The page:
Welcome, shark fin melon plant!


The shark fin melon plant with its first true leaves. Aren't those seed leaves big?!

The Weeds have struck again, introducing yet another new plant to me. Prior to a conversation with Mother Weed several weeks ago, I had never heard of the shark fin melon. The name alone gave me a mental image of a triangular, pointy-shaped melon, but no, it’s a normal rounded kind of melon – pleasantly colored and marked, too. How it earned its name is from the way the flesh shreds when cooked, into soft, chewy strands reminiscent of shark fin soup served in Chinese restaurants.

Well, thanks to The Weeds, I now have both seeds and a very strong looking shark fin melon seedling, and I think this plant is going to feature quite a bit on our respective blogs for a while because it’s new to us!

Online hunting, of course, yielded much information on this melon – like its Latin name, cucurbita ficifolia, which means “fig leaf”. As the name suggests, the leaves apparently resemble fig leaves, so it’s commonly known as the fig-leaf gourd. Well, I guess since we’re in Asia, we swing along with the more Asian designation of the shark fin melon.

I was quite happy to read that although this plant is an annual in temperate climates, it can be a perennial in tropical regions! Like the sweet potato plant, it can take root along the stem at leaf joints, which I guess, helps with its longevity. I foresee that we are going to have to designate a nice section of real estate for this plant to spread out, as the vine can grow up to 15 metres long!

Shark fin melon seeds, also from The Weeds. Germinate and grow into big healthy fruitful plants, you seeds!

It was also eye-opening to learn that it’s not just the melon that is edible on this plant. The flowers, leaves, shoots and seeds are also eaten – the first three as greens, and the last in the Mexican version of peanut brittle*. The fruit is also versatile. When immature, it needs to be cooked. We’ve tested it in pork rib soup, and it was delicious! When mature, the fruit is apparently sweet, and is used in several countries as an ingredient in confectionary. (Mother Weed, take note! ;) )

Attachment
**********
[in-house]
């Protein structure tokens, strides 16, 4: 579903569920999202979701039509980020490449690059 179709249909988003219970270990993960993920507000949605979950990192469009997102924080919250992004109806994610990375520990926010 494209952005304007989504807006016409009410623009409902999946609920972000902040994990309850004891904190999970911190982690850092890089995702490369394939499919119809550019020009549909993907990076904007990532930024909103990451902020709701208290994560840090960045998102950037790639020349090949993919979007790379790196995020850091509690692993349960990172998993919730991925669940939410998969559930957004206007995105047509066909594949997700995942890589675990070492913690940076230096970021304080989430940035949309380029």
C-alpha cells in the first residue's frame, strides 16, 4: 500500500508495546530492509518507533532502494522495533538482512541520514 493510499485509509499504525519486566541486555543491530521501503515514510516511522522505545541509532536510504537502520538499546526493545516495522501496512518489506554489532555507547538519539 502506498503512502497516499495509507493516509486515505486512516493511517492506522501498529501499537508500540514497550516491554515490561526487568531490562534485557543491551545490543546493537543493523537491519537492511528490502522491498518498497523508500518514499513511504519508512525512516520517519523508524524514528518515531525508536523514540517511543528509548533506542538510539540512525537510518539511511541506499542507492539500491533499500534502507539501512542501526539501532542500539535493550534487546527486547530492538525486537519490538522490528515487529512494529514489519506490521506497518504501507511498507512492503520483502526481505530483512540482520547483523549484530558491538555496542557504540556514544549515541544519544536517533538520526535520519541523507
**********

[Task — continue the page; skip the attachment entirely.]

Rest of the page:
In contrast, scientists have found that shark fin melon extract has a hypoglycemic effect on Type 2 diabetes. I find it ironic that the same plant that provides sweetness also combats the disease associated with sweetness…

Other facts gleaned:

  • the flowers are yellow to orange color
  • like all cucurbits, male and female flowers are produced and pollination is necessary
  • a single fruit can contain up to 500 seeds
  • one vine can produce over 50 fruits
  • fruits can weigh up to 5 or 6 kilograms
  • if kept dry after harvest, a fruit can last several YEARS! :o

Well, I look forward to seeing all these things (except the last – I don’t think we’d wait that long to eat the melon) with my own eyes, and soon. Wouldn’t it be lovely if the vine could really grow as a perennial here? Until I get a nice, lush vine growing here, I’ll be visiting Weed’s blog to follow the progress of their shark fin vines

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Welcome, shark fin melon plant! — 4 Comments

  1. Someone is asleep – but he will be super excited to see your post! The vine grows fast, super fast. Very similar to a wintermelon. We have not seen any signs of roots at the nodes, so I wonder if it is a different species from the Mexican version?

    • Mother Weed, going by our sweet potato plants, the roots will grow where the stems touch the ground – ground being earth that the roots can grow in. I think you’re training your plants upwards, so the rooting will likely not happen. Check with the rellies who are growing this, just to be sure.

  2. Have you transplanted your seedling or are you going to wait til it’s got more true leaves? My seedling from Weed is a step behind yours, so I think I’d better wait for a while before transplanting in case it is too weak…?

    • I don’t have the big size pot I’d want to transplant it to yet, so I may do an intermediate transplant to one of my black planting bags first. Luckily Weed gave the seedling in a biodegradable cardboard cup that’s already disintegrating. I can just stick that into the bag, which I can tear up when I do the next transfer.